For as long as architecture and music have coexisted they have been far more dependent on each other than one may have initially realized. There is an equidistance between how architecture has shaped the evolution of music and how music has done the same for architecture.
It’s the notion of harmony within spaces, that essential idea that the engrained harmony and vibrancy that flows through a space then goes on to give that overall place a particular identity and then in the reverse order.
As early as the 1400’s architects would use music to define structure for the most beautiful of building types.
Renaissance architect Leon Battista Alberti described it in this way;
“We shall therefore borrow all our Rules for Finishing our Proportions, from the Musicians, who are the greatest Masters of this Sort of Numbers, and from those Things wherein Nature shows herself most excellent and compleat.”
On the flipside to this, time has seen music progressively adapting to fit the containers in which it is being exhibited in, hence the birth of electronic music and stadium rock.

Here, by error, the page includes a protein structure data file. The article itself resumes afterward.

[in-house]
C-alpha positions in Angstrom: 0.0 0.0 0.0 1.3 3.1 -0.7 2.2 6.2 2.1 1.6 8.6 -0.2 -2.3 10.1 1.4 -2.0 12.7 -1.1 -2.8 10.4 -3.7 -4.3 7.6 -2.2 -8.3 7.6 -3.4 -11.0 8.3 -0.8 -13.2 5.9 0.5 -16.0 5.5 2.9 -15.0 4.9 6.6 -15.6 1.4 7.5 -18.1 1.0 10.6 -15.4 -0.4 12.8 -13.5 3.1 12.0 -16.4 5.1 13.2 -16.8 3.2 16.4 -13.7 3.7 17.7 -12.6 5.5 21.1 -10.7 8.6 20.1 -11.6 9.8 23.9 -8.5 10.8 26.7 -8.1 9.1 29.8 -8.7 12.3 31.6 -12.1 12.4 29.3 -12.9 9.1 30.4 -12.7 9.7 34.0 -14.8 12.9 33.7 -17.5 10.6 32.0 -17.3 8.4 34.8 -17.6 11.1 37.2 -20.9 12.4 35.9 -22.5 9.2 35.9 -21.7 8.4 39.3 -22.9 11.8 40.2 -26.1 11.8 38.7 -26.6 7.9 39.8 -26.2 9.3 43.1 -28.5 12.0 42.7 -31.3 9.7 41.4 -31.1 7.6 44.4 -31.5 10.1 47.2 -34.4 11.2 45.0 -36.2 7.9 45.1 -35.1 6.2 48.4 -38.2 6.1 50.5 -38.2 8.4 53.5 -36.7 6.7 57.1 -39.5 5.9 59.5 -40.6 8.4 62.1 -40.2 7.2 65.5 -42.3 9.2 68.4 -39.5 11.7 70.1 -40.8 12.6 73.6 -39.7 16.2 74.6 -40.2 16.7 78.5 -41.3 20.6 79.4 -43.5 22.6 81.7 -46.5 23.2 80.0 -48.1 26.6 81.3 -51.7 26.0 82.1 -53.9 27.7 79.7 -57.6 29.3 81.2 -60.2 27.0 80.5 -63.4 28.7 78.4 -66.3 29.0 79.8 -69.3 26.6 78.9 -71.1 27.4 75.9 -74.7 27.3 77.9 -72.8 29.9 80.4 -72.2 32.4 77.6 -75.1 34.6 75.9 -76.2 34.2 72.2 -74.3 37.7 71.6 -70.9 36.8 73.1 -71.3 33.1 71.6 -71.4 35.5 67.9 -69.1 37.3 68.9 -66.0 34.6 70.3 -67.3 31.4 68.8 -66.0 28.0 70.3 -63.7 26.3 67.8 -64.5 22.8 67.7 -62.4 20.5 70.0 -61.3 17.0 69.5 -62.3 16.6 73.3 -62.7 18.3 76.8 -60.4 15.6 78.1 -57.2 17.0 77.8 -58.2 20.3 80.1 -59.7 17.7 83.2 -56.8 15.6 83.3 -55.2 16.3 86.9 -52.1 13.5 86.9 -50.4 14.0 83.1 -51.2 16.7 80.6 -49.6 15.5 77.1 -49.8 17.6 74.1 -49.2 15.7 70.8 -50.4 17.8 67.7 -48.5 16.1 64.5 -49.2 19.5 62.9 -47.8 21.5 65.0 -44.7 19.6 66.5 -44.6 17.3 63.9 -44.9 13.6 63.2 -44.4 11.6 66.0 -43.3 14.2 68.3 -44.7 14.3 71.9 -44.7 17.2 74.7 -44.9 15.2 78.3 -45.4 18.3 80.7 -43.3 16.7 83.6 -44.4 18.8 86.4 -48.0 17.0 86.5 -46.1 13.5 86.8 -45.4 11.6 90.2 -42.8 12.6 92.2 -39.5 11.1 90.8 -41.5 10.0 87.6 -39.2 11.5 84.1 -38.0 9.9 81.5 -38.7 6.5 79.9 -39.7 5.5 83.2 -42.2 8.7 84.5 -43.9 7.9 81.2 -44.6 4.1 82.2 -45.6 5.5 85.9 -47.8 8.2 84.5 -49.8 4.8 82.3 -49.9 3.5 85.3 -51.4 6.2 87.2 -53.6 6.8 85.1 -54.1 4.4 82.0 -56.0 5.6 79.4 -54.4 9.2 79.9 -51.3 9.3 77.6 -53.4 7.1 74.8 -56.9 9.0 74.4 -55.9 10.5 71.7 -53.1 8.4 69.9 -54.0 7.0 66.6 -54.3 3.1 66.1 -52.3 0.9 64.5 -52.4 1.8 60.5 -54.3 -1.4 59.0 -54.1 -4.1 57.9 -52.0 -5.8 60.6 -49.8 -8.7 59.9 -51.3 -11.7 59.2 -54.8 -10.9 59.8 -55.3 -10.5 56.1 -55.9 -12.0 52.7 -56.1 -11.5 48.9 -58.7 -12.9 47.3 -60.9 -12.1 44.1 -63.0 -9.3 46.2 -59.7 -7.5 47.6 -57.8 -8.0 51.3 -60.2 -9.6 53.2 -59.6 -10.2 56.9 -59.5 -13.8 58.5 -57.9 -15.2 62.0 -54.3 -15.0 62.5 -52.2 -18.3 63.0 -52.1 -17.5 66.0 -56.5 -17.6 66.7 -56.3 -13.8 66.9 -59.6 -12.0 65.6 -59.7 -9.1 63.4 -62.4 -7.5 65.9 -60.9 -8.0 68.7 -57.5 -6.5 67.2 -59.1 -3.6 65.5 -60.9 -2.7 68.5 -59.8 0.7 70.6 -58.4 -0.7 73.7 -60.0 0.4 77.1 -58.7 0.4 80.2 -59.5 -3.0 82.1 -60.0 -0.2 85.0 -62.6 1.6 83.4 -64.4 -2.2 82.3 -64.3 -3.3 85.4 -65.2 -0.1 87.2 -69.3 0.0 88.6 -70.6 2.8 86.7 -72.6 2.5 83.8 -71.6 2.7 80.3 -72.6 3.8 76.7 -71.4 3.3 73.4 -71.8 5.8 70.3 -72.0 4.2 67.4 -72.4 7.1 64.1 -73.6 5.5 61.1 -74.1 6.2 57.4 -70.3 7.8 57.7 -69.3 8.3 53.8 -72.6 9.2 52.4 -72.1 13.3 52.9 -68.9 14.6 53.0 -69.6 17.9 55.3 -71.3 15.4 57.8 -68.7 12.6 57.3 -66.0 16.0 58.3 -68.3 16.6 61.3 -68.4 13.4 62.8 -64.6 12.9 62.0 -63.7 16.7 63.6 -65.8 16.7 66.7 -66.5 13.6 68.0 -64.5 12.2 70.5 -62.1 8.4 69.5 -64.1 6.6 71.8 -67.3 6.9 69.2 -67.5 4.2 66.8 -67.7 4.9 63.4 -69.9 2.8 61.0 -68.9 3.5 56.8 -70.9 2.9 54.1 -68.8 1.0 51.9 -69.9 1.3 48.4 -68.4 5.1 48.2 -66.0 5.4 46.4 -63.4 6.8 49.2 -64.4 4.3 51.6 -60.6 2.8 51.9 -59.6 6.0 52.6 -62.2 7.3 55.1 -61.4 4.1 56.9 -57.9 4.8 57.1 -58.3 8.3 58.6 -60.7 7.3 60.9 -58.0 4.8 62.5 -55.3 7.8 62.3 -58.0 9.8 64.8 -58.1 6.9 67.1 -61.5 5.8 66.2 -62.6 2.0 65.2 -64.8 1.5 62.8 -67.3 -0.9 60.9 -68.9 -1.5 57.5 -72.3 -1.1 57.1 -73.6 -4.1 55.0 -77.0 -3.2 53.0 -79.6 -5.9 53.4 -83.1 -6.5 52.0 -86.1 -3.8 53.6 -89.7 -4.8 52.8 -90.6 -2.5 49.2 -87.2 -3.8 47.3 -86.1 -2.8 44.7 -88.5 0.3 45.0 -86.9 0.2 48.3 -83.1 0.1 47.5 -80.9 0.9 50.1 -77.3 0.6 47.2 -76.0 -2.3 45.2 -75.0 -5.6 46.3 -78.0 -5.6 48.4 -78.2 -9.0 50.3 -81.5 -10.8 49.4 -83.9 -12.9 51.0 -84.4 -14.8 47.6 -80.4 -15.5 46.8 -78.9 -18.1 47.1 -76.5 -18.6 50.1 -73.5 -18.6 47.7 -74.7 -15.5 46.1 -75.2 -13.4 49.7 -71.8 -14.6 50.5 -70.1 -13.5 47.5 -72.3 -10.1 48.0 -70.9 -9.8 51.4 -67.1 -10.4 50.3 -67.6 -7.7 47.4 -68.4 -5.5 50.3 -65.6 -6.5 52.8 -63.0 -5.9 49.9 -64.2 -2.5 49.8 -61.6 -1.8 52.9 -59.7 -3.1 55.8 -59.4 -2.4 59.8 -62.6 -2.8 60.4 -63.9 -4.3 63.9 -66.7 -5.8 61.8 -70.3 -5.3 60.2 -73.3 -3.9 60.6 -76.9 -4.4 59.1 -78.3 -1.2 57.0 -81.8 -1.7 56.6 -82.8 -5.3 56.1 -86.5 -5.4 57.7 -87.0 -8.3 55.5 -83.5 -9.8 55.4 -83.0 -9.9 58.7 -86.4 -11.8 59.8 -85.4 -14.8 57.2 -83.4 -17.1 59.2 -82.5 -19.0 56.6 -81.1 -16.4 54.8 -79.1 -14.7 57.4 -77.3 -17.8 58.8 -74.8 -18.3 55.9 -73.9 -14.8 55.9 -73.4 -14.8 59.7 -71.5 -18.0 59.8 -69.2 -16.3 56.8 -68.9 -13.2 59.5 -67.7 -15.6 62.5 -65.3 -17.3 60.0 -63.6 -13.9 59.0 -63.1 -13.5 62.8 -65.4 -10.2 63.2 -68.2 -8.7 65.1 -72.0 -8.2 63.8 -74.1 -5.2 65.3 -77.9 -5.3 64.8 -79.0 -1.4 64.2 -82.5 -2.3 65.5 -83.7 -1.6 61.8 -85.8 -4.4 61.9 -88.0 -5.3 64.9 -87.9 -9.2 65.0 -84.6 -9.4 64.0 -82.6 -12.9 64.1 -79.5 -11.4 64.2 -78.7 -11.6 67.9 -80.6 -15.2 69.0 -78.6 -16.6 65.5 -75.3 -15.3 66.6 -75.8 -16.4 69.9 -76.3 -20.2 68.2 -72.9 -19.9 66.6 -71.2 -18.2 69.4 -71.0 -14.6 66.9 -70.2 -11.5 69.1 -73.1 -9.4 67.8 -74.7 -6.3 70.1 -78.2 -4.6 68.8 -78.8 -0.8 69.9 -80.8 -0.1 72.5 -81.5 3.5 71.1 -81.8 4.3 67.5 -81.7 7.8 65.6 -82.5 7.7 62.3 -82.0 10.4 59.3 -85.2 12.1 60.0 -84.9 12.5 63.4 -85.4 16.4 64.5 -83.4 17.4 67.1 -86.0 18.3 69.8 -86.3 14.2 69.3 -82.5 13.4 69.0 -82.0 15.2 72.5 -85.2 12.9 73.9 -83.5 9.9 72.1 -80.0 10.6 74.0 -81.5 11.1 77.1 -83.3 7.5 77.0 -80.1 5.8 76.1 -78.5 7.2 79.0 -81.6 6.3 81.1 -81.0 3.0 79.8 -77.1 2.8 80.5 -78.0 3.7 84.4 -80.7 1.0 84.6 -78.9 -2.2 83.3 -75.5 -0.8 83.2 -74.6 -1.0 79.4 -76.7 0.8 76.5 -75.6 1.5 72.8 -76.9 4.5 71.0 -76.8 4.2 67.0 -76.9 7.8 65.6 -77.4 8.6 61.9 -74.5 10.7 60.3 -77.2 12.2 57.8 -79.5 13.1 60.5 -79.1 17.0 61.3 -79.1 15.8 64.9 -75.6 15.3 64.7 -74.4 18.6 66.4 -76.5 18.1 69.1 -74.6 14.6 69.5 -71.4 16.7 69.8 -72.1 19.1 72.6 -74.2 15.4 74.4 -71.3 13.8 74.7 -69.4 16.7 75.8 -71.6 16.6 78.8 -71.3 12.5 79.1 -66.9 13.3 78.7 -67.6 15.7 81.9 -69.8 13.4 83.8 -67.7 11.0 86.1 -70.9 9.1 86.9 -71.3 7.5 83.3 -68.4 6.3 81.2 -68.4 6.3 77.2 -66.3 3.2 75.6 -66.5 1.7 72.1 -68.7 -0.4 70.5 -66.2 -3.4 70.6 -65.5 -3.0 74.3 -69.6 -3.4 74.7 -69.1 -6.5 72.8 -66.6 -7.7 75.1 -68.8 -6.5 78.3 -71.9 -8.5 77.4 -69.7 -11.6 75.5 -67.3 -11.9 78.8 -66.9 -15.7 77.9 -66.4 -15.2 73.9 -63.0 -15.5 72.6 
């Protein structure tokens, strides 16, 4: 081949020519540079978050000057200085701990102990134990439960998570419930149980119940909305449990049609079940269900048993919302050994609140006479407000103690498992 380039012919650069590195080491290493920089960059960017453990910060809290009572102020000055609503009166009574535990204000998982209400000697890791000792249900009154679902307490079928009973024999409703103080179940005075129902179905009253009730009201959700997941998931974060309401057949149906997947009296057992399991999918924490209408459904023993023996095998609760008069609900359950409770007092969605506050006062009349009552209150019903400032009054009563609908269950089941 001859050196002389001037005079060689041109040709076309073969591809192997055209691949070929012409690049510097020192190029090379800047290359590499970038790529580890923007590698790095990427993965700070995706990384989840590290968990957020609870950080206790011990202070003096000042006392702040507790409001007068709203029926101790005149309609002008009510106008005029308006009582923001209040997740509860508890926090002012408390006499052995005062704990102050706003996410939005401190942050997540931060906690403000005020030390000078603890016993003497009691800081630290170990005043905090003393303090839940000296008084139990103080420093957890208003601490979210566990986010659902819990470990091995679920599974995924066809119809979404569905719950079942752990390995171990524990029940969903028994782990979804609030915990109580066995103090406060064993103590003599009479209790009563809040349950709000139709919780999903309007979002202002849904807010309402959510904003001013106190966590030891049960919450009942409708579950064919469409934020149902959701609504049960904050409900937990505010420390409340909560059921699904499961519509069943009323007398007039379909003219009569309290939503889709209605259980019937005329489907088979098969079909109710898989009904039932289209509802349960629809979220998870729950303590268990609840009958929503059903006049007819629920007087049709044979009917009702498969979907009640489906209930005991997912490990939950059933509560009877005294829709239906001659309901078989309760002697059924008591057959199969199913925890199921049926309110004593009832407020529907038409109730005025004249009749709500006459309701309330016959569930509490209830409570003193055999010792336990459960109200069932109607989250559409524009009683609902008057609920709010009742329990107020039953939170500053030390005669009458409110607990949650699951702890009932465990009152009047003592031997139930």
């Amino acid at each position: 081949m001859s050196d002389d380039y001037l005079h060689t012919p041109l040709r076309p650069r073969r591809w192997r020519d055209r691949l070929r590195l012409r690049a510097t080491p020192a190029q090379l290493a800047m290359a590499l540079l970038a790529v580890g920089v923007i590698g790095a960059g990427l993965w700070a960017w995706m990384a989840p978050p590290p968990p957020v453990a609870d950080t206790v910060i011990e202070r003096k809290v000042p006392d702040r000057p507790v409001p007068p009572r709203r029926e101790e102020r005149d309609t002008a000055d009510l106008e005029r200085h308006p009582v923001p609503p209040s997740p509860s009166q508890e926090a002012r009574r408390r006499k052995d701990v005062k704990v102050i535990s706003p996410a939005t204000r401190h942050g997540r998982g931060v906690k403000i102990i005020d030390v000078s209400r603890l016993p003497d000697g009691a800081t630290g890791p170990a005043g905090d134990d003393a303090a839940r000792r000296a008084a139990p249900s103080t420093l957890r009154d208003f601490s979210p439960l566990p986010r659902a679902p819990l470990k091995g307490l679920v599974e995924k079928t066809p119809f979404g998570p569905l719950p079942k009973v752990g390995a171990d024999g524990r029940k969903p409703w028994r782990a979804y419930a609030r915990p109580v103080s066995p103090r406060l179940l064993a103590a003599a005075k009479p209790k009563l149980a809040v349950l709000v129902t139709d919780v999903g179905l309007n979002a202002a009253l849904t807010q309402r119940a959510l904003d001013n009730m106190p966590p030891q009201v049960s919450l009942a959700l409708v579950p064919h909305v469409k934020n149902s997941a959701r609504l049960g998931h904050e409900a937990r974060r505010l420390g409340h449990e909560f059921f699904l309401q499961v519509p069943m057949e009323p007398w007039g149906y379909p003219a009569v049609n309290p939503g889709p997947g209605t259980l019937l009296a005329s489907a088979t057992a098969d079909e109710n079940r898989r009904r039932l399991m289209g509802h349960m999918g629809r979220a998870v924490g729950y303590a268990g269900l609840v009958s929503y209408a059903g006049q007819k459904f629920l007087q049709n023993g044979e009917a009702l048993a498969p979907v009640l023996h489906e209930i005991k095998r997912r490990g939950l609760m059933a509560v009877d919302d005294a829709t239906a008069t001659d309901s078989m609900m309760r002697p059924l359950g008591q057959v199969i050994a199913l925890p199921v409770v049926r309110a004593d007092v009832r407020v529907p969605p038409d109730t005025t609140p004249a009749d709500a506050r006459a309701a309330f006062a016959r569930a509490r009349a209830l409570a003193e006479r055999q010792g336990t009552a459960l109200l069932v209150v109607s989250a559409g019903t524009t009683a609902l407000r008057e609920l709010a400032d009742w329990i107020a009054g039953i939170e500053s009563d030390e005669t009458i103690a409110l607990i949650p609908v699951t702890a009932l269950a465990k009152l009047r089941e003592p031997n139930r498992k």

So how does this all relate to a somewhat hidden nightclub tucked away within a laneway in Melbourne’s CBD? The answer to that is it’s a further continuation of this evolutionary partnership between the worlds of music and design.
It’s ‘Bond’, a place built upon bold spaces, bold design and bold harmonies which evoke a sense of confidence, as if you’ve ordered a martini shaken not stirred and are playing it effortlessly cool.
The sleek lines and curvature in the design mimic the music which pulsates from wall to wall and overtime as the music has evolved so has the place, into a sophisticated sub-ground lair with just the right amount of retro edge.